Road Trips

The covered bridge over the Embarras River

Covered bridge west of Greenup

The Embarras (AM-braw) River doesn’t seem to want National Road travelers to cross. Its waters have damaged or destroyed three bridges. A wooden covered bridge was built here in 1832, but it washed out in 1865. A ferry carried travelers across the river until 1875, when this truss bridge opened. But it washed out in 1912.

GreenupTrussBridge

Ferry service resumed until 1920, when this unattractive concrete bridge was built. Flooding damaged one of the piers in 1996. The bridge was judged unsafe, and it closed.

GreenupConcreteBridge

The Illinois Department of Transportation argued that a bridge was no longer needed, and proposed simply removing it. They had a point, because US 40 had long ago been rerouted to skirt nearby Greenup, and I-70 passed nearby too. Most traffic entering Greenup did so from these roads, not the old National Road.

greenupMap

Imagery and map data © 2014 Google.

By this time the Illinois National Road Association was working to have the road named a National Scenic Byway, and leaders in Greenup were trying to revive the town’s business district. Not having a bridge here would make the road discontinuous and thus harm both efforts. But the groups saw an opportunity to do something that would bring people to Greenup and this section of the National Road: build a wooden covered bridge. To make a long story short, this bridge was completed in 2000.

Covered bridge west of Greenup

Some say that this is a replica of the 1832 bridge, but I have my doubts. Research did uncover the truss design used in the 1832 bridge, and it was used in this bridge, too. But my guess is that detailed plans and drawings for the original bridge are long lost. This bridge is almost certainly a new design around that old truss.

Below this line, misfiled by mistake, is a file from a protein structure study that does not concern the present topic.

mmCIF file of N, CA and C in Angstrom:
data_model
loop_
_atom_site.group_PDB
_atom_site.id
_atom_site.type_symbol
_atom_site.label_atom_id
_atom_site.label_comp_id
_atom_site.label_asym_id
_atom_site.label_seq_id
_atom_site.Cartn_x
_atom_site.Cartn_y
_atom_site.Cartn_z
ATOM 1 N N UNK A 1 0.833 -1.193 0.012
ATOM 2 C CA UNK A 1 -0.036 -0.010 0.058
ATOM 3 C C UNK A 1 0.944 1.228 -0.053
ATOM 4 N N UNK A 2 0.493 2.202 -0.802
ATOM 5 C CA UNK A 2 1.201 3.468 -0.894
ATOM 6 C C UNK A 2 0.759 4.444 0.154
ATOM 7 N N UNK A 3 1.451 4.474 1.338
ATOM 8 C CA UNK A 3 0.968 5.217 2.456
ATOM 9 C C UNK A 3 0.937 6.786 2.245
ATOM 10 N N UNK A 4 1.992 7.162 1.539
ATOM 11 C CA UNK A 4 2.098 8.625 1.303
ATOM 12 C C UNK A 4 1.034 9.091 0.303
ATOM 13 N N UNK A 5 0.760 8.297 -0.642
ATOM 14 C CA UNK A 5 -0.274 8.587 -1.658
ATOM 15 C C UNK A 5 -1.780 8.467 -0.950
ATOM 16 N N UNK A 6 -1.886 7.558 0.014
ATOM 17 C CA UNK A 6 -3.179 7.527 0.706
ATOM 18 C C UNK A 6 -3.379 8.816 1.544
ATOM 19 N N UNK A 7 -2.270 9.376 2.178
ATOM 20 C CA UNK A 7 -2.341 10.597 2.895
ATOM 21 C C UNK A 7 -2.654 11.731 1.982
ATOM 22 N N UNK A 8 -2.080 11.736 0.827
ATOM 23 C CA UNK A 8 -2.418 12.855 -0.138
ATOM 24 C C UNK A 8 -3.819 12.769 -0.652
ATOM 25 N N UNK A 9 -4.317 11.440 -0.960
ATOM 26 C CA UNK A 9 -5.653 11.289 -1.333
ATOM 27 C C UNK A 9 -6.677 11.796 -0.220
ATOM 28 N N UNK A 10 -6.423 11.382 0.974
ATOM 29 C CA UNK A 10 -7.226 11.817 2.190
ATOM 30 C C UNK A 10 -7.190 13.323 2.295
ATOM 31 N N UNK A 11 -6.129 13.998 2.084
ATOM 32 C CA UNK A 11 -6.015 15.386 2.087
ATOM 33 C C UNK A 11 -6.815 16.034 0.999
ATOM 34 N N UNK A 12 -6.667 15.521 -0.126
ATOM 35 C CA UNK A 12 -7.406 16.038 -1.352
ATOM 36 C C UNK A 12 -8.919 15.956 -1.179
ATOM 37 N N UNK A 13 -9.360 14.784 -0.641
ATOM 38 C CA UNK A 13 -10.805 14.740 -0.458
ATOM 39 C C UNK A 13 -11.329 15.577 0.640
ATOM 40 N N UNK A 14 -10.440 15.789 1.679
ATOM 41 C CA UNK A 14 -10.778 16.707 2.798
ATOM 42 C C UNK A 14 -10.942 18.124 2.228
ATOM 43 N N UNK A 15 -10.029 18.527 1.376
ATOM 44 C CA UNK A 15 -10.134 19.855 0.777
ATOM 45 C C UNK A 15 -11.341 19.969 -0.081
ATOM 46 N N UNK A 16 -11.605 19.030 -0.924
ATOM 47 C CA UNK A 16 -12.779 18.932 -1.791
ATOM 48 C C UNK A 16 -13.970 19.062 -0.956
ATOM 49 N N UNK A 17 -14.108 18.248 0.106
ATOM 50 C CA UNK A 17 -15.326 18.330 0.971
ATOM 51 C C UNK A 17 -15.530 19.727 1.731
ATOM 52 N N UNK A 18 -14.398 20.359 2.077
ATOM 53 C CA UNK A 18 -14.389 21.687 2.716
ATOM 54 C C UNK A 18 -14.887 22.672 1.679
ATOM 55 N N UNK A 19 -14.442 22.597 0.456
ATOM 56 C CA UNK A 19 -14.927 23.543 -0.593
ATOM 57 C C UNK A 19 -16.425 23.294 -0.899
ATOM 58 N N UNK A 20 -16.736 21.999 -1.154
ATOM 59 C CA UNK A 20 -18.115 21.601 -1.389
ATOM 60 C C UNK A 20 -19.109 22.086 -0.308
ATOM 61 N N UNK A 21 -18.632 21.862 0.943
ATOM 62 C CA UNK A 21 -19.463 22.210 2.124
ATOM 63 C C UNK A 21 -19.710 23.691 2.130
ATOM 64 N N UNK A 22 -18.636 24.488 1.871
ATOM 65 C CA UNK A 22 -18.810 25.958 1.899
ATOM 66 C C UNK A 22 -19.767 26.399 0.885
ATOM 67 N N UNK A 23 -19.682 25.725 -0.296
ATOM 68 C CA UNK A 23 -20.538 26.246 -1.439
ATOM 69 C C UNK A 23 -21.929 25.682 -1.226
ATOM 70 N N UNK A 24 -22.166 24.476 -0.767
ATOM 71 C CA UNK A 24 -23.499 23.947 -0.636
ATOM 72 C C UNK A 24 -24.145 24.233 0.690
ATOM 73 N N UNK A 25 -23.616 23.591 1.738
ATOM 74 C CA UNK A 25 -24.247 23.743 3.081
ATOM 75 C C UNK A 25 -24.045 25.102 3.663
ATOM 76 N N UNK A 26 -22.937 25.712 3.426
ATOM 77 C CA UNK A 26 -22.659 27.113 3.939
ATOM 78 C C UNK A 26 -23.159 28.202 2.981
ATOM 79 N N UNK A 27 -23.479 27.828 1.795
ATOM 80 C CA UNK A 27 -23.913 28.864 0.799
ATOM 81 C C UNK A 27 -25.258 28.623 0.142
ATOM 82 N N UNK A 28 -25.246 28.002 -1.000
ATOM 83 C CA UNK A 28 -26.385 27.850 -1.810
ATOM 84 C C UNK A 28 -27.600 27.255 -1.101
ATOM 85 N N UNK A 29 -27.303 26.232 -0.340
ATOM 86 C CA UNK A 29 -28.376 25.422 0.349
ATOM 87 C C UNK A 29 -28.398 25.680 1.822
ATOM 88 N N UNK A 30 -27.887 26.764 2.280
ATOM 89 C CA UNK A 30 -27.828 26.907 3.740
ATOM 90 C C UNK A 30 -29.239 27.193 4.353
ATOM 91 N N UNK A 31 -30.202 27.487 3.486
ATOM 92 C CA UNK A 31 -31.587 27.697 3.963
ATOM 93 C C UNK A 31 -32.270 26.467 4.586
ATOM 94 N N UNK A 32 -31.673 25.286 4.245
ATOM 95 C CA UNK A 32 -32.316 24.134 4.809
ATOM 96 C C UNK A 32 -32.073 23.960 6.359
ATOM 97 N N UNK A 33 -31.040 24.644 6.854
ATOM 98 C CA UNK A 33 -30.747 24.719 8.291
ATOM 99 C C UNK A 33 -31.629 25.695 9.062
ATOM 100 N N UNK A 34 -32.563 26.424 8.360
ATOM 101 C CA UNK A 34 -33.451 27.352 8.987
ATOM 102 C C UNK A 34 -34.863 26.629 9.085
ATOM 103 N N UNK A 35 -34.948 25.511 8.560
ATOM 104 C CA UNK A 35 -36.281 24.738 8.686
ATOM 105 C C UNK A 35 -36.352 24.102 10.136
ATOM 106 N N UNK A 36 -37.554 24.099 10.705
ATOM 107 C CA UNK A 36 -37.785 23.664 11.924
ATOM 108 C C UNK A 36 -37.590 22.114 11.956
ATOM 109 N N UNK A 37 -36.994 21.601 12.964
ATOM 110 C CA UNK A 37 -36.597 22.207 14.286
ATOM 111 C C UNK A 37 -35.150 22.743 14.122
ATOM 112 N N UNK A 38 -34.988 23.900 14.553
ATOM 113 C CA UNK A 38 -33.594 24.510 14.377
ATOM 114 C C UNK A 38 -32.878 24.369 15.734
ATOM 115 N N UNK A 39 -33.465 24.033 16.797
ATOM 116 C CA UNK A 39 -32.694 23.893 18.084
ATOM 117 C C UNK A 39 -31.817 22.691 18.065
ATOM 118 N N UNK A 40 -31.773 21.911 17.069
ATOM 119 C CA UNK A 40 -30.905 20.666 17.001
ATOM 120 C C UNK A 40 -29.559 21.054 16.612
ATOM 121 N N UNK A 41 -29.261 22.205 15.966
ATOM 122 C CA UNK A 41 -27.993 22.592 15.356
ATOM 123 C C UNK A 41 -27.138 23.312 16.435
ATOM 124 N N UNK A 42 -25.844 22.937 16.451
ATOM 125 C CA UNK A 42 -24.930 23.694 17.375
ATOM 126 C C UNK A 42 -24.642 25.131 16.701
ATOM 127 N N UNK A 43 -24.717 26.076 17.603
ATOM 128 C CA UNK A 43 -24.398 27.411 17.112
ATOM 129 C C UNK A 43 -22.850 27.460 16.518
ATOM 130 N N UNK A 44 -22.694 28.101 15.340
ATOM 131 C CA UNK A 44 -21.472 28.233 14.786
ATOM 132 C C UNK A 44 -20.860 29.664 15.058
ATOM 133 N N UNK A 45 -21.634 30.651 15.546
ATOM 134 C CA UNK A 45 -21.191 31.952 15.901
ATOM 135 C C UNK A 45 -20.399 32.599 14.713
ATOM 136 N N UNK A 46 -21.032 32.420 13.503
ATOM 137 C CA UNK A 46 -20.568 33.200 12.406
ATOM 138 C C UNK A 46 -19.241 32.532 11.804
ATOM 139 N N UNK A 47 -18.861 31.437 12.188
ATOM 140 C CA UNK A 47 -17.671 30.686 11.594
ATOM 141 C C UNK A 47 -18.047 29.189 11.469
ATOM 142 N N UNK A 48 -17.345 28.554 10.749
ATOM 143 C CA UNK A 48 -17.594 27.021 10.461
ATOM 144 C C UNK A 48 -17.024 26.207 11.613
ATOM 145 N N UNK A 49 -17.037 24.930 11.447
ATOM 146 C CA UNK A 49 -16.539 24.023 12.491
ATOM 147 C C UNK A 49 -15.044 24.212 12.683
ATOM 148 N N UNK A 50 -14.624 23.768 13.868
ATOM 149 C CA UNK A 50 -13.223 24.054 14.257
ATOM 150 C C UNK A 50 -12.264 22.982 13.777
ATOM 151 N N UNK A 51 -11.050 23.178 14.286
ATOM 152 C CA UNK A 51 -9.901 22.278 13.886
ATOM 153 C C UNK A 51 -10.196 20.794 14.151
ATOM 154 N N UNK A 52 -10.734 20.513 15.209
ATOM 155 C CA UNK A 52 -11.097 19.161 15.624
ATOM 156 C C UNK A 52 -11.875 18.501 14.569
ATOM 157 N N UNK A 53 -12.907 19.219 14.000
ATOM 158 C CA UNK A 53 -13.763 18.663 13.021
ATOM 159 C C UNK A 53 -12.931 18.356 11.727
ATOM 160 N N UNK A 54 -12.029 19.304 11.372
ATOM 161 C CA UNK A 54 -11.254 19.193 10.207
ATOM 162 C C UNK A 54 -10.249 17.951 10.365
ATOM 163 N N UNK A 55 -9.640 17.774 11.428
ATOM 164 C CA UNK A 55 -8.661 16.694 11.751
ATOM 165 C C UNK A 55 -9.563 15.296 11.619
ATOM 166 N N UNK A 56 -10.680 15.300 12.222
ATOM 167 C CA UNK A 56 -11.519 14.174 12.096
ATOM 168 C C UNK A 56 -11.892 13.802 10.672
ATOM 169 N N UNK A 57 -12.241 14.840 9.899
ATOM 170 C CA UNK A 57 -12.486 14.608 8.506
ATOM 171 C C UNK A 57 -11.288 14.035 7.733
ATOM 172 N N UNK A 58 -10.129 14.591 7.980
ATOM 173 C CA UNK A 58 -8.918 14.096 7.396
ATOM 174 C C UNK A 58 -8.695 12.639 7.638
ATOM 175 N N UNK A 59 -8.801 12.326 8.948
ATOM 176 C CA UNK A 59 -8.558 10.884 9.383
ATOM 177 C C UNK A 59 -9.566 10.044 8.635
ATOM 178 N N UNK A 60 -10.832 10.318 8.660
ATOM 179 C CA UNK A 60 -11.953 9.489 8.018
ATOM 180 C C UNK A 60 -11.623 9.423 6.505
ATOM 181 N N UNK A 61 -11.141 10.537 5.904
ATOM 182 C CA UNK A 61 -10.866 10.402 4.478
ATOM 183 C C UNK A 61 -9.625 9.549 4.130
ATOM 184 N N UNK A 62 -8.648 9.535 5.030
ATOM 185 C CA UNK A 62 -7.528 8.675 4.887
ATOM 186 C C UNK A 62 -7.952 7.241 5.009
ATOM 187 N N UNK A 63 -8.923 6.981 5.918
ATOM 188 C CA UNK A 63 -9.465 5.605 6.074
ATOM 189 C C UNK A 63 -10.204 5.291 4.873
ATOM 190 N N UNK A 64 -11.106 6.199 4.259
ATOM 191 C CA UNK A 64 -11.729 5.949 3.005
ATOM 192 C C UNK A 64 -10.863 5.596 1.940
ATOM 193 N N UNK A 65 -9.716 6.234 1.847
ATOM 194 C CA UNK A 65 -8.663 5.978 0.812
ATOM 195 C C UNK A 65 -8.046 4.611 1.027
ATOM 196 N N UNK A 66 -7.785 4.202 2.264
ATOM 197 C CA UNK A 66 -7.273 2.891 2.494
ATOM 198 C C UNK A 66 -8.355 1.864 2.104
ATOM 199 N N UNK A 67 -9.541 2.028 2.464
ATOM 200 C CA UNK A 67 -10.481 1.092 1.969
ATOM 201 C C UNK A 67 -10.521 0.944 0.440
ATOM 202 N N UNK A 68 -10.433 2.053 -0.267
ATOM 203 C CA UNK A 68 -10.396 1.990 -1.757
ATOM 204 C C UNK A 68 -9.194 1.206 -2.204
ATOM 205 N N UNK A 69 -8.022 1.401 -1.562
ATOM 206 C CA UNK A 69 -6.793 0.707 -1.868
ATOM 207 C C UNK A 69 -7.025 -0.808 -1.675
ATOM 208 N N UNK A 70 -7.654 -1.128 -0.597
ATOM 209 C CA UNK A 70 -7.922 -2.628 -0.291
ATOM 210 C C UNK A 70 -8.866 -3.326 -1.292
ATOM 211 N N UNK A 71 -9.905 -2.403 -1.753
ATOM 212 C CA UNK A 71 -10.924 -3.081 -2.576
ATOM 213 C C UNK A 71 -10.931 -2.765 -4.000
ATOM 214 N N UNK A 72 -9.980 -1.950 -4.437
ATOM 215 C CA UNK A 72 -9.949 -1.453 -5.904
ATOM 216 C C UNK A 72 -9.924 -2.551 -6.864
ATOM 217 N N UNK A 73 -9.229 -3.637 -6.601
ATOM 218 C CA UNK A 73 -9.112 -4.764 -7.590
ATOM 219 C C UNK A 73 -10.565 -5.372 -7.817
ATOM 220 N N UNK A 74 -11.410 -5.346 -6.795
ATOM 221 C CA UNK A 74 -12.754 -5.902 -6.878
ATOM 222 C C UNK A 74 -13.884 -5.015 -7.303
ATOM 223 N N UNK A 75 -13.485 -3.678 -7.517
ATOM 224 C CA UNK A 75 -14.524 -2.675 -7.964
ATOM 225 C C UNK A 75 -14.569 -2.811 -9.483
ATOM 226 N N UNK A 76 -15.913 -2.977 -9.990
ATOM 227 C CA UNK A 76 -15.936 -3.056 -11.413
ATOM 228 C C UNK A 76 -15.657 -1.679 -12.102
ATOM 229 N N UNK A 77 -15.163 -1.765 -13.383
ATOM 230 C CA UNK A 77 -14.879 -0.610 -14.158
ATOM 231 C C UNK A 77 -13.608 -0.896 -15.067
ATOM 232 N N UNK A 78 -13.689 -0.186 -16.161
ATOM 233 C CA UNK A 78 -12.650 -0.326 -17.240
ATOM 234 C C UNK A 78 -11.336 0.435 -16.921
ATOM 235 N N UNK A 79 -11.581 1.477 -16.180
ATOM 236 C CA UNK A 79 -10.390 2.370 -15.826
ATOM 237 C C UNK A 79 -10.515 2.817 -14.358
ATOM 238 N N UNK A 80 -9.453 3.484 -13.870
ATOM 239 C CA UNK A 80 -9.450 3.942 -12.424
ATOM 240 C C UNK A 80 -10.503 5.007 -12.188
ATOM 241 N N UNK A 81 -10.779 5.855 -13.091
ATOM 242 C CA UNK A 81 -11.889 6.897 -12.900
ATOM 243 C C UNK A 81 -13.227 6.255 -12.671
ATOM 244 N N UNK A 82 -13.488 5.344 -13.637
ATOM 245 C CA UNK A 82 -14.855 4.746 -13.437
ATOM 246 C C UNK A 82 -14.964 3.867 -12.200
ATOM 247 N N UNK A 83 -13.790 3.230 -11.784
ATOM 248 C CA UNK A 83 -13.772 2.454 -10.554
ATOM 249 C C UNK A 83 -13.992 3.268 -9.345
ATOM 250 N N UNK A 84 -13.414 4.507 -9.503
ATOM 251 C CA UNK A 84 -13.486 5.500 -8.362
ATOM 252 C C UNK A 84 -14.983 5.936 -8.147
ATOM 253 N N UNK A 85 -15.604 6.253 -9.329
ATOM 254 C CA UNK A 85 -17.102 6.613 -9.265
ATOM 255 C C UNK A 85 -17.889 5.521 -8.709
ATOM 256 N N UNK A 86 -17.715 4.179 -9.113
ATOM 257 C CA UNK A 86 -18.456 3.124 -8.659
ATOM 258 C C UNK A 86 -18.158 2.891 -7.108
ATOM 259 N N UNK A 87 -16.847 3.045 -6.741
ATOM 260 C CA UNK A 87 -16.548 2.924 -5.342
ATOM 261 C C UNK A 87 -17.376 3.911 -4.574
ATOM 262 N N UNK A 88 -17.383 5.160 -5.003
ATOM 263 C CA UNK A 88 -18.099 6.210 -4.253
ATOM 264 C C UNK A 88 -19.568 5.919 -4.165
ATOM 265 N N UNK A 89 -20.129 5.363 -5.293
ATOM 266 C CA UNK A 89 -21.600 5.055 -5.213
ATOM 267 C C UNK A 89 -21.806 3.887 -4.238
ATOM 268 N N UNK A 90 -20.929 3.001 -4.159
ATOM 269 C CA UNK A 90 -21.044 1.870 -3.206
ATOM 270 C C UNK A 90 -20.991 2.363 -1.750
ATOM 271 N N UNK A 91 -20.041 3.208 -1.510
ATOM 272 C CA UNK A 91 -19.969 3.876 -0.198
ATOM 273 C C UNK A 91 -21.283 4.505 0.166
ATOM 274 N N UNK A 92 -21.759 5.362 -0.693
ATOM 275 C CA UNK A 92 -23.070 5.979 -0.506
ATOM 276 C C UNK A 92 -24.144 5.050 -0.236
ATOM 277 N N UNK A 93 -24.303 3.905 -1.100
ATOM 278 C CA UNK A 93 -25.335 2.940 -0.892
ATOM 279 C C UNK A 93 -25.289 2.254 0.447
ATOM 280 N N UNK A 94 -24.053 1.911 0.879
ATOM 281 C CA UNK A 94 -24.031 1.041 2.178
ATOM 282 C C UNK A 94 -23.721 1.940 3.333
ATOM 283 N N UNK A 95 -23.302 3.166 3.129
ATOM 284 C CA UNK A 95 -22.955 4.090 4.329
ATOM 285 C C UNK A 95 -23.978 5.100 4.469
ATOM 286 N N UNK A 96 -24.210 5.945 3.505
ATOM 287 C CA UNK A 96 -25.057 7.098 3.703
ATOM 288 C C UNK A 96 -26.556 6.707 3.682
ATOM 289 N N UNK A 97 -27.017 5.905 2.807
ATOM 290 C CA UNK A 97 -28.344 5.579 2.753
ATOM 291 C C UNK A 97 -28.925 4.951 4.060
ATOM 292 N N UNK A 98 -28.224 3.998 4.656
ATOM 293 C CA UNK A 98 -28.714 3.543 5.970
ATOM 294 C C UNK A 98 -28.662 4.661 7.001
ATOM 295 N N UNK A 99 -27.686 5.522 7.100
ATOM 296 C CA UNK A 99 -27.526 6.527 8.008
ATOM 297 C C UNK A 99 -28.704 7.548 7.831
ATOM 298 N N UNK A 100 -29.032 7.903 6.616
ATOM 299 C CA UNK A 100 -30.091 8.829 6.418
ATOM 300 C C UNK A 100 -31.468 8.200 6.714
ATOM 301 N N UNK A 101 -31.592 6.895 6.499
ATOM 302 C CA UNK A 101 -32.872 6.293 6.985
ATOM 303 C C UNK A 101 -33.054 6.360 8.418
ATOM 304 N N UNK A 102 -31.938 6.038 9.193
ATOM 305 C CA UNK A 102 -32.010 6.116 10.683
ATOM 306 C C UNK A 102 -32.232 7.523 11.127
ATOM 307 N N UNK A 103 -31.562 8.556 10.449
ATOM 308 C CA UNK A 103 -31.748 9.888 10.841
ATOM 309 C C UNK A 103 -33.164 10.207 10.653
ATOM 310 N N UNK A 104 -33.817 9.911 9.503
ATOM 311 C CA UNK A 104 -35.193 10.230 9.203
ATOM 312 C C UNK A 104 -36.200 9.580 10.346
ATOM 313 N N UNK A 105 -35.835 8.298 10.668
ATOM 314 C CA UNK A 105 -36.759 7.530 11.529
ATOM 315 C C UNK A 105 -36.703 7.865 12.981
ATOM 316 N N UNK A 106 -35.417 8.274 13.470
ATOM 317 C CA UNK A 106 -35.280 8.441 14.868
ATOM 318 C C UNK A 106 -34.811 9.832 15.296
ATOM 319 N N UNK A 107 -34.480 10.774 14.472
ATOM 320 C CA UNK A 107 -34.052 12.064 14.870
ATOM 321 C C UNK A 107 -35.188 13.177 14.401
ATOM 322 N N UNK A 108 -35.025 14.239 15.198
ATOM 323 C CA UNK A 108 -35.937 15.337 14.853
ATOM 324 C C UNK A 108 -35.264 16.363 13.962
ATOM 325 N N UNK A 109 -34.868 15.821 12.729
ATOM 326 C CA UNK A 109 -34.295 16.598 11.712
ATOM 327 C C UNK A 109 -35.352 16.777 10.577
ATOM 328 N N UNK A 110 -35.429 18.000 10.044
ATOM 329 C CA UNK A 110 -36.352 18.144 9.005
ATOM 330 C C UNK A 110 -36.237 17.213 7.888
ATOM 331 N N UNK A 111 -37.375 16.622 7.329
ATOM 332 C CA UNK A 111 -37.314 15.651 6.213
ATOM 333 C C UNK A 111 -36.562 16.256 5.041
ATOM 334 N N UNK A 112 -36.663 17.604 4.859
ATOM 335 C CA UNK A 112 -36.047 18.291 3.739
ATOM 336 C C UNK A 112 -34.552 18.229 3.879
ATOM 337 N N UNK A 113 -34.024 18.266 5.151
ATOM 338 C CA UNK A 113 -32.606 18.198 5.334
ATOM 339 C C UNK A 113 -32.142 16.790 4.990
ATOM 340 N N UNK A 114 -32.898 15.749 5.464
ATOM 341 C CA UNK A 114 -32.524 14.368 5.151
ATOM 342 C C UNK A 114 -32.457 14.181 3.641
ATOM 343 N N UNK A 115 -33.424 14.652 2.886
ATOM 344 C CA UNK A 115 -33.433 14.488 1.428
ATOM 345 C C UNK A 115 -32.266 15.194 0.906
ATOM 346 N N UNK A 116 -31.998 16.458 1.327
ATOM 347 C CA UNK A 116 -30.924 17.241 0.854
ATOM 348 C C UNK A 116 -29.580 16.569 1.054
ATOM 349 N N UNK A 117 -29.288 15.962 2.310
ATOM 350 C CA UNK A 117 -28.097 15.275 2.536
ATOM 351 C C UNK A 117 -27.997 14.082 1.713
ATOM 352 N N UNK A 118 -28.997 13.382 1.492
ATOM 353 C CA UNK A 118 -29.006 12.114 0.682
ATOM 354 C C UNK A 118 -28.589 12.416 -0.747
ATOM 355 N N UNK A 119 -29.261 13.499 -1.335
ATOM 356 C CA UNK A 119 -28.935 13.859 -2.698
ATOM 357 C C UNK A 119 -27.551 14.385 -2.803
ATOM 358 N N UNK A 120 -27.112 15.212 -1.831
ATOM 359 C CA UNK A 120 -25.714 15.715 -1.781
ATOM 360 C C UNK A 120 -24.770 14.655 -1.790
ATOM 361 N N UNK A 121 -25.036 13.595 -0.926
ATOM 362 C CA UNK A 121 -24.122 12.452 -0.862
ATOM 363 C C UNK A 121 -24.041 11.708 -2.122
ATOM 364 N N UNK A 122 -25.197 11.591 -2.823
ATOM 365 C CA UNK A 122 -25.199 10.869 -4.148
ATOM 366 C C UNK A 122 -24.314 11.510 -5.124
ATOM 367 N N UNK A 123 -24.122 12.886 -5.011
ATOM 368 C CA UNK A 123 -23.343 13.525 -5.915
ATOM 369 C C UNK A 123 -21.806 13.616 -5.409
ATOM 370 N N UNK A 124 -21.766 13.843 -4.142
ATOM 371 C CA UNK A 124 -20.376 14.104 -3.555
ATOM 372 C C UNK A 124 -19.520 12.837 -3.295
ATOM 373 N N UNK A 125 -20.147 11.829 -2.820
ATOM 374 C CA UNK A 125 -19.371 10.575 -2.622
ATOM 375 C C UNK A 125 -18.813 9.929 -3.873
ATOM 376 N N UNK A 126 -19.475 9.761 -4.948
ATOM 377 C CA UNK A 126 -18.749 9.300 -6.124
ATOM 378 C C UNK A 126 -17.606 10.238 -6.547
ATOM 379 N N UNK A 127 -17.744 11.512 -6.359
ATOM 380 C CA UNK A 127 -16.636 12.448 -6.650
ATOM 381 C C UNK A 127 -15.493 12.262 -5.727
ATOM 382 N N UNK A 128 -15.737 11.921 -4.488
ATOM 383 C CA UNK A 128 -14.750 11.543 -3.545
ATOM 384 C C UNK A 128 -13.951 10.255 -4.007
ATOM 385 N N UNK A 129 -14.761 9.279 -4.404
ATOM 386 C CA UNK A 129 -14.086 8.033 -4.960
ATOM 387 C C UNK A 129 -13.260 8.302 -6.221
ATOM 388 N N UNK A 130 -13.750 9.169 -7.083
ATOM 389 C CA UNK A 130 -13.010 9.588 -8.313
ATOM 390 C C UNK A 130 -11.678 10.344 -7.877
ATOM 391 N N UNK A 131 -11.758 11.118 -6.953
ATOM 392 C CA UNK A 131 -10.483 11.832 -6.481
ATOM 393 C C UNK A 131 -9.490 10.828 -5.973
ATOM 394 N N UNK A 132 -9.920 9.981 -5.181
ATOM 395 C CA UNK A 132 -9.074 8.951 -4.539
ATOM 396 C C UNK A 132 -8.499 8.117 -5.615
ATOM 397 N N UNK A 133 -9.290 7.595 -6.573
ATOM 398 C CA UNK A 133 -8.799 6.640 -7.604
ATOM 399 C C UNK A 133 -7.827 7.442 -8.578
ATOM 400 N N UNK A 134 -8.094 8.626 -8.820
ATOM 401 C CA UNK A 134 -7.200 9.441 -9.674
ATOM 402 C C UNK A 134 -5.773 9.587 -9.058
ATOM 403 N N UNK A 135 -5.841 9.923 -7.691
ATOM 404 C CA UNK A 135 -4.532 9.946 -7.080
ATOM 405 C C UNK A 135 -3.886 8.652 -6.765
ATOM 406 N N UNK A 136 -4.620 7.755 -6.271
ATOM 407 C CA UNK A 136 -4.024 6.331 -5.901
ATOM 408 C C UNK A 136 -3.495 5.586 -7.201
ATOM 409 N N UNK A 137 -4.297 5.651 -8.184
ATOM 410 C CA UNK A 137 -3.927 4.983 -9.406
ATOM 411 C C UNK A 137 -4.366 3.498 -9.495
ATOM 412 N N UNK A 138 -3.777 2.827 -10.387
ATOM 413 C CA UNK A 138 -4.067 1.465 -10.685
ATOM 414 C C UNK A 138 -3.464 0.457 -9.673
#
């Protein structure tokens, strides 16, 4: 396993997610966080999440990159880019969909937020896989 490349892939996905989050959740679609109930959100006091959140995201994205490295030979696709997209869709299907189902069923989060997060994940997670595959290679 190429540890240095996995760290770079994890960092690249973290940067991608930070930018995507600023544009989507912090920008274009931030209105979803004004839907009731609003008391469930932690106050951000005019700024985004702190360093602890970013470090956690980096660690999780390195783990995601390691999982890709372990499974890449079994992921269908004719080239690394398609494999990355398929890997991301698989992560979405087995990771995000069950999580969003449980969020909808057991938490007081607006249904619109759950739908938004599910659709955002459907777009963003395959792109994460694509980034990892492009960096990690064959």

Covered bridge west of Greenup

But who cares, really? This wonderful attraction evokes an earlier age. Every time I drive the National Road across Illinois, I look forward to lingering here for a while. The builders of this bridge were smart to place wide walkways on either side of its single vehicle lane. Every time I’m here, I find other people inside, studying the trusses or looking out over the Embarras. Nearby, a large interpretive panel (from which I took photos of the 1875 and 1912 bridges above) tells the story of this crossing.

Covered bridge west of Greenup

My travel companion, Margaret, asked some passersby to take a photo of us together on the bridge. I imagine this is a common occurrence here, because the scene is picturesque, time spent here is enjoyable, and it’s great to have a photographic memory of it.

Travel companion


See also the bridge near Clark Center with its wooden cover here.

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14 thoughts on “The covered bridge over the Embarras River

  1. Lone Primate says:

    What a plethora of bridges (and ferries) all on the same site. Hard to believe you could run a ferry across that… it almost looks like you could ford it in dry weather. Kind of a shame the concrete bridge was removed, but I suppose if it comes down to one or the other, and having something that keeps the road open or turns it into abandoned nubs where people dump tires and old couches at two in the morning, this is a far, far better option. And a covered bridge is certainly charming and, yeah… will probably draw more tourists than the concrete one from 1920. At least a couple. Sail on, o National Road.